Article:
• CINCH World's Toughest Rodeo, January 18 and 19

    Currently celebrating 40 years of bringing extreme rodeo excitement to fans nationwide, the CINCH World's Toughest Rodeo makes a return visit to Moline's TaxSlayer Center January 18 and 19, treating patrons to entertainment from touring favorites such as professional bull jumper Manu Lataste, barrel artists John Harrison and Justin “Rumpshaker” Rumford, Whiplash the Cowboy Monkey, and Sonny the 2,000-pound picture bull.

  • QCA Today Headlines Quad Cities - Sunset Marina Rock Island, Illinois
    QCA Today: January 18, 2019

    This feature collects articles published online by Quad Cities-area media outlets and by CapitolFax.com and the state-politics sections of the Des Moines Register and the State Journal-Register.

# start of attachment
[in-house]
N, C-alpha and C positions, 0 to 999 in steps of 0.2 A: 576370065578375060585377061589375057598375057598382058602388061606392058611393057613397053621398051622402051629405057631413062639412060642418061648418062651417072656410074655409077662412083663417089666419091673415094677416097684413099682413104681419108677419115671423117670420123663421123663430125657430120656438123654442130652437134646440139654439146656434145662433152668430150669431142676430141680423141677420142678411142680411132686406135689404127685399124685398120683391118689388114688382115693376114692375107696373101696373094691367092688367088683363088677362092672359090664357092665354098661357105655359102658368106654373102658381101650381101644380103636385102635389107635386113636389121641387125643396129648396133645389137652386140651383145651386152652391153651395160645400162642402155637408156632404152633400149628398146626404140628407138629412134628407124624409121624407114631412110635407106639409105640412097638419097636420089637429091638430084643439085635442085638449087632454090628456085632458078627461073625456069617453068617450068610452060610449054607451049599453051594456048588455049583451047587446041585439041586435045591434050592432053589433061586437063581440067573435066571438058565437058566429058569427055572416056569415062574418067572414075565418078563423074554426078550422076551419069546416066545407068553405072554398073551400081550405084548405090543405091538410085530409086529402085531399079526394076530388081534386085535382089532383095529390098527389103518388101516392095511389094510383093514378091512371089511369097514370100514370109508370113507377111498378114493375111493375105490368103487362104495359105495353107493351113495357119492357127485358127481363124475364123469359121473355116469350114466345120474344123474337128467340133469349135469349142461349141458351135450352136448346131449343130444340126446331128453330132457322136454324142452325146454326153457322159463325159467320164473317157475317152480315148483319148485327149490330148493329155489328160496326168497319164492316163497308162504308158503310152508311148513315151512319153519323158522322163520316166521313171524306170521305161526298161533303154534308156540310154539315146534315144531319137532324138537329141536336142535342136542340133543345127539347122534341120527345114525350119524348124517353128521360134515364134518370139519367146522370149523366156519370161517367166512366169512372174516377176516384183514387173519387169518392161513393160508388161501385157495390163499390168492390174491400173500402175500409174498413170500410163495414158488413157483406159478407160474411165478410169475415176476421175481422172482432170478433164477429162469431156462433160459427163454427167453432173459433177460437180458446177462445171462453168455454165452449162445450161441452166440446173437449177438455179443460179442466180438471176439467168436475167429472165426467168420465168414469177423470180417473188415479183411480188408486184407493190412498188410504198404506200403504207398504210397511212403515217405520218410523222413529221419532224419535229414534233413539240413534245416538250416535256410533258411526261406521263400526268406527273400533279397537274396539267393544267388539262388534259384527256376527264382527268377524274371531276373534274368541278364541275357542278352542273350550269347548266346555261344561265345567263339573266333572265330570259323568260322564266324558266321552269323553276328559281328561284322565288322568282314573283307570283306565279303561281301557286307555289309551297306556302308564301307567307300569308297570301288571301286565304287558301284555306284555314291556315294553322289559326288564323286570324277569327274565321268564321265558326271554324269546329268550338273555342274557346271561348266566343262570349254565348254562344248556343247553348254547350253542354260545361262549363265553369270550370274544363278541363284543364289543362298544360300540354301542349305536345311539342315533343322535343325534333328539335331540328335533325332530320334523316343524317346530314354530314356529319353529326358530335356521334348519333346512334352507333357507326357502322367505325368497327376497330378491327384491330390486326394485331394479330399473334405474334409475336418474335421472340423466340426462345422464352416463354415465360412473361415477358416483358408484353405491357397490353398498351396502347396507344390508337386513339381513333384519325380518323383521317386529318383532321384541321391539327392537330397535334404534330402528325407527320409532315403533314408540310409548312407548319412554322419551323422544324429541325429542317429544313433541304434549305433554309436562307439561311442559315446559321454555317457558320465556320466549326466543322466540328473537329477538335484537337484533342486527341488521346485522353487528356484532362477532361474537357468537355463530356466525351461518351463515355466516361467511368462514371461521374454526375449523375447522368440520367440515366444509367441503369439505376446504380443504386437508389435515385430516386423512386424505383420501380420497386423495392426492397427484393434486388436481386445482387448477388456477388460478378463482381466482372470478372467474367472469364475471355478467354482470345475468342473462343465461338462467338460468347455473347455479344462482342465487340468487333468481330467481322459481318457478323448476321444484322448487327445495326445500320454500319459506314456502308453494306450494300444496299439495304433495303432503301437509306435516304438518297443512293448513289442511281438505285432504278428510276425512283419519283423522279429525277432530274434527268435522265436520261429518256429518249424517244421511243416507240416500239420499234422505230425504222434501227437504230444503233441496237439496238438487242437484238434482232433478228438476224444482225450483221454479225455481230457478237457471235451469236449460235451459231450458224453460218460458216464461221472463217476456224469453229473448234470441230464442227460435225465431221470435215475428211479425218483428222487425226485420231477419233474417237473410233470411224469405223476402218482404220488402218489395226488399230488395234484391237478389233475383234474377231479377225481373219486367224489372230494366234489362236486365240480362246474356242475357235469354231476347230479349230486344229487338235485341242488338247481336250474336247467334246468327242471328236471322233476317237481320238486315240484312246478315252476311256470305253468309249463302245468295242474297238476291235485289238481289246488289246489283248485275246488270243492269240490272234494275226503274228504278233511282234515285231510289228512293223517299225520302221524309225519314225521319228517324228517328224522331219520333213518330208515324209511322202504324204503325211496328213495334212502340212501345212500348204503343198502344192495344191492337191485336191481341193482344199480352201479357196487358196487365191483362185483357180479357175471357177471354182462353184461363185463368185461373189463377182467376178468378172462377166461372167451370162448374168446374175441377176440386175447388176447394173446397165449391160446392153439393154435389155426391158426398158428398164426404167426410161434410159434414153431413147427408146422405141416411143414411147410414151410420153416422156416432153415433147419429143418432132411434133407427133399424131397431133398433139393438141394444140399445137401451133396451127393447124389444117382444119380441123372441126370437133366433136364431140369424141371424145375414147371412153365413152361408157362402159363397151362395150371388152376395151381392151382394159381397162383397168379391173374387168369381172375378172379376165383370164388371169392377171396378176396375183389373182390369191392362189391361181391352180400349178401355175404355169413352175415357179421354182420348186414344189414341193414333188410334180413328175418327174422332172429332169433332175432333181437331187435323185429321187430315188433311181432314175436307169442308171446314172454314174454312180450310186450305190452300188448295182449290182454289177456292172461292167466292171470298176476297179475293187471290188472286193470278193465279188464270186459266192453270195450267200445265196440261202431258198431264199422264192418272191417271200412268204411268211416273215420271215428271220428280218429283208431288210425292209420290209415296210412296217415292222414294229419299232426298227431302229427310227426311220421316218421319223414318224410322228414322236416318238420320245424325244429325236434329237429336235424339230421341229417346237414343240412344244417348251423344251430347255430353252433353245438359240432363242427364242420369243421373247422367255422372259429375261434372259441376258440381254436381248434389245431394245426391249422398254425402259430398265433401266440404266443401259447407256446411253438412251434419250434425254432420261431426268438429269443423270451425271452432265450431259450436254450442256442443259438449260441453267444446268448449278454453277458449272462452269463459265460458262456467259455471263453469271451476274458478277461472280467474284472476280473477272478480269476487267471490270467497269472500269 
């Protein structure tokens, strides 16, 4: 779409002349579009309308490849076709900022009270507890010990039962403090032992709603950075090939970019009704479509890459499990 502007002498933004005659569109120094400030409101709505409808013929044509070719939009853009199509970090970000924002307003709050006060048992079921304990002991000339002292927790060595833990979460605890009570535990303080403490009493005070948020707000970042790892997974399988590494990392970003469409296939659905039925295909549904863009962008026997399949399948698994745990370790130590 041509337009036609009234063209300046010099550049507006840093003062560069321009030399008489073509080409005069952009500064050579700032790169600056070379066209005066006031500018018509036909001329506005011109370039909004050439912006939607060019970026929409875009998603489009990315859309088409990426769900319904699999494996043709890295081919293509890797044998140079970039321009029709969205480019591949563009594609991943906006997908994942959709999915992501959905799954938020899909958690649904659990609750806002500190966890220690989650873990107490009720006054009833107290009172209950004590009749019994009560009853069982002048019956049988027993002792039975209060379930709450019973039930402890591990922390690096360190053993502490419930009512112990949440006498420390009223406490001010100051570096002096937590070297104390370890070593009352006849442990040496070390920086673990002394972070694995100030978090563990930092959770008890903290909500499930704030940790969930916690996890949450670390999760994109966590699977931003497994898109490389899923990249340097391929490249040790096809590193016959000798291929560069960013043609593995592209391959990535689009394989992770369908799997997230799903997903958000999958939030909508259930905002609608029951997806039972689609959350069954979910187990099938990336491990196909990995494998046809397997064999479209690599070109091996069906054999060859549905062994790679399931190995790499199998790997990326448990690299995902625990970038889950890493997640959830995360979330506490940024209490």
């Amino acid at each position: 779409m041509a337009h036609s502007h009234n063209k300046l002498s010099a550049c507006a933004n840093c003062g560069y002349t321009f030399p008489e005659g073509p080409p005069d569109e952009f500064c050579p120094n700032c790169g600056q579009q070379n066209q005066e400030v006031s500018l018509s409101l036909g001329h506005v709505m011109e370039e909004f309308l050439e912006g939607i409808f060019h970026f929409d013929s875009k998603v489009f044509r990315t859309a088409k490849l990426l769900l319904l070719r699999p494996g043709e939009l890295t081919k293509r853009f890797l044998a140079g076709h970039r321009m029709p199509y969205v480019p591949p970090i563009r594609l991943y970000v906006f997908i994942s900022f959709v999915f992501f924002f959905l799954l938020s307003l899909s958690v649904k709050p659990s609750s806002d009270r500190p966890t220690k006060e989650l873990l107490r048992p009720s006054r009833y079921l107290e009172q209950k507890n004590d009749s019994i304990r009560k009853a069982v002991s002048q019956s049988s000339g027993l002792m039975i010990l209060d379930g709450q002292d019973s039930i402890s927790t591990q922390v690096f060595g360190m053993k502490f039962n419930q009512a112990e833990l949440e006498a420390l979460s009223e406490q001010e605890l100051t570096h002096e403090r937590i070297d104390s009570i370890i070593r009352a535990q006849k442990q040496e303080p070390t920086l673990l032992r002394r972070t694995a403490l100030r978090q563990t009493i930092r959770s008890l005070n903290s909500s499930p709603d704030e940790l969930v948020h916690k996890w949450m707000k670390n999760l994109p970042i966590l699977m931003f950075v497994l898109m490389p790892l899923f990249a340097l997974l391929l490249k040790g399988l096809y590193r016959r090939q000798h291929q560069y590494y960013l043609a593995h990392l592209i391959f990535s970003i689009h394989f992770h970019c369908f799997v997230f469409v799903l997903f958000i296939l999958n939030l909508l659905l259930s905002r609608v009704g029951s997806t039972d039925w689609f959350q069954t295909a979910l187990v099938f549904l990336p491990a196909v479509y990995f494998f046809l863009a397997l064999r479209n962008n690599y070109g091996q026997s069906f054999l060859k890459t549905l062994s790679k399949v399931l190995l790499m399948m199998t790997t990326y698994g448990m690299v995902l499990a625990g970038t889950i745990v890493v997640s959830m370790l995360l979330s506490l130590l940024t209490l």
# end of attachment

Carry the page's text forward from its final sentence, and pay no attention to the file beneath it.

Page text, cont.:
• Jeff Dunham, January 23

    Appearing locally with familiar traveling companions such as Peanut, José Jalapeño, Bubba J., Sweet Daddy Dee, and Achmed the Dead Terrorist, comedian and ventriloquist Jeff Dunham brings his national “Passively Aggressive” tour to Moline's TaxSlayer Center on January 23, the performer's comic talent and audience rapport establishing why he holds the Guinness World Record for “Most Tickets Sold for a Stand-Up Comedy Tour.”

  • “Daniel Tiger's Neighborhood Live! King for a Day” and “PAW Patrol Live! The Great Pirate Adventure,” January 23 through 27

    Two beloved children's-television programs will be brought to spectacular stage life this month in two eagerly awaited touring presentations: Daniel Tiger's Neighborhood Live! King for a Day, landing at Davenport's Adler Theatre on January 23, and PAW Patrol Live! The Great Pirate Adventure, docking at Moline's TaxSlayer Center on January 26 and 27.

  • “RACE: Are We So Different?”, January 26 through June 2